The English High Court has ordered a cryptocurrency exchange (Huobi) to transfer into the jurisdiction a defendant’s cryptocurrency held outside the jurisdiction to facilitate the claimant’s efforts to enforce its judgment against those assets. Under the court’s order, the cryptocurrency is first to be converted into fiat currency and then transferred to the Court Funds Office, either directly or via the claimant’s solicitors: Joseph Keen Shing Law v Persons Unknown & Huobi Global Limited.
Huobi neither consented to nor opposed the order. The court held that exceptional circumstances warranted such an order, noting that even though the exchange was cooperating with the claimant to prevent the other defendants (who had defrauded the claimant) from accessing their accounts, the situation could change to the claimant’s detriment and the court would have no control over Huobi as it was based outside England and Wales.
This decision (from January this year but only recently published) predates Piroozzadeh v Persons Unknown and Others  EWHC 1024 (Ch) (which we have commented on here), in which the High Court discharged an interim proprietary injunction against cryptocurrency exchange Binance which had required it to preserve cryptocurrency that the claimant (the alleged victim of a fraud) claimed to be able to trace to the exchange.
Conversely, in this case, the claimant did not seek an injunction against the exchange, but rather an order seeking the transfer of the cryptocurrency it held, in an overseas account, into the jurisdiction and the court’s control. It is significant that in this case, unlike in Piroozzadeh, the claimant already had the benefit of a judgment against the fraudsters, albeit by default. While the court in this case adopted a highly claimant friendly approach, ultimately the effectiveness of such an approach against a cryptocurrency exchange located outside the court’s jurisdiction will rely on the exchange’s willingness to cooperate.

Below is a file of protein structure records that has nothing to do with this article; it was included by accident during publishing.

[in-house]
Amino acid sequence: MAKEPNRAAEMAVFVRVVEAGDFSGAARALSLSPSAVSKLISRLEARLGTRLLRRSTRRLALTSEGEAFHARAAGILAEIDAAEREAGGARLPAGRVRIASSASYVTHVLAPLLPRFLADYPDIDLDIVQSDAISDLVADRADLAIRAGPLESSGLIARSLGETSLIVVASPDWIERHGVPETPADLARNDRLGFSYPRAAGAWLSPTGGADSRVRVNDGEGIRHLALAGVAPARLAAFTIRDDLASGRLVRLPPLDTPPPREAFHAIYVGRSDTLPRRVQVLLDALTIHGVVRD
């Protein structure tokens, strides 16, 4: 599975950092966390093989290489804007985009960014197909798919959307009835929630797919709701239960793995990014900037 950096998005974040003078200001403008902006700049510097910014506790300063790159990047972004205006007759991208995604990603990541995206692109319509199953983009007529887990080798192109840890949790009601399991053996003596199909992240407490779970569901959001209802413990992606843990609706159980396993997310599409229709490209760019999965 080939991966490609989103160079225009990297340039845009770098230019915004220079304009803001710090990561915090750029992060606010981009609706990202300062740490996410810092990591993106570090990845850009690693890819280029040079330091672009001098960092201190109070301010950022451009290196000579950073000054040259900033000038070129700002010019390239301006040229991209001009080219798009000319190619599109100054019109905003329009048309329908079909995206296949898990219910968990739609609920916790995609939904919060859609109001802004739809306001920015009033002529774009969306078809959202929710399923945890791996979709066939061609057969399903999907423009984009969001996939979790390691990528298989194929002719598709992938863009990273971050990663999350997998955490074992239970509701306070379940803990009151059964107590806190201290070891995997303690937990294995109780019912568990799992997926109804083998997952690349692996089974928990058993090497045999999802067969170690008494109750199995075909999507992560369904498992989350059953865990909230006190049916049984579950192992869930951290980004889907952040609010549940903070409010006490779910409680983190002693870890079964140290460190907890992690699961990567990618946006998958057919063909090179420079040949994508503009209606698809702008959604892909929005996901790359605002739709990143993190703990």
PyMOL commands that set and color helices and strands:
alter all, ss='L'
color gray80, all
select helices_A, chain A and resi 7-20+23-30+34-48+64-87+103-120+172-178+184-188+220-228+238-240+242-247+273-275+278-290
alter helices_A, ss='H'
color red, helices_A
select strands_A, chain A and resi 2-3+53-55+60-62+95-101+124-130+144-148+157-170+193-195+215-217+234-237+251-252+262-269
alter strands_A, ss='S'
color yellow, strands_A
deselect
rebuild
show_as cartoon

The claimant had obtained a worldwide freezing injunction against the first three defendants in relation to cryptoassets contained in two accounts maintained by the fourth defendant, Huobi Global Limited (Huobi), in an offshore jurisdiction.
The claimant sought an order transferring the cryptoassets into England and Wales so as to facilitate enforcement of its judgments against the first three defendants. The court noted that the funds in the first account were the subject of a proprietary claim. The first three defendants had not participated in the litigation, and the court considered that no real issue arose, other than the extraterritorial element, in ordering that the money be transferred back to the claimant.
In respect of the second account, the claimant’s counsel acknowledged that there were difficulties in maintaining a strictly proprietary claim to the funds in that account, but the claimant had obtained judgment in default for his personal causes of action in relation to the losses. The account was plainly controlled by the defendants responsible for the fraud and the claimant would be able to enforce a monetary order if the accounts were maintained in England.
While the other defendants did not participate in the litigation, Huobi was aware of the application and cooperated with the claimant and its solicitors. It neither consented to nor opposed the order sought by the claimant.
The High Court ordered that the cryptocurrency held in the relevant accounts be converted to fiat currency and transferred into England and Wales and into the Court Funds Office either directly or through the claimant’s solicitors. The claimant could then apply under CPR 72.10 for an order that the money be transferred out in satisfaction of his judgments.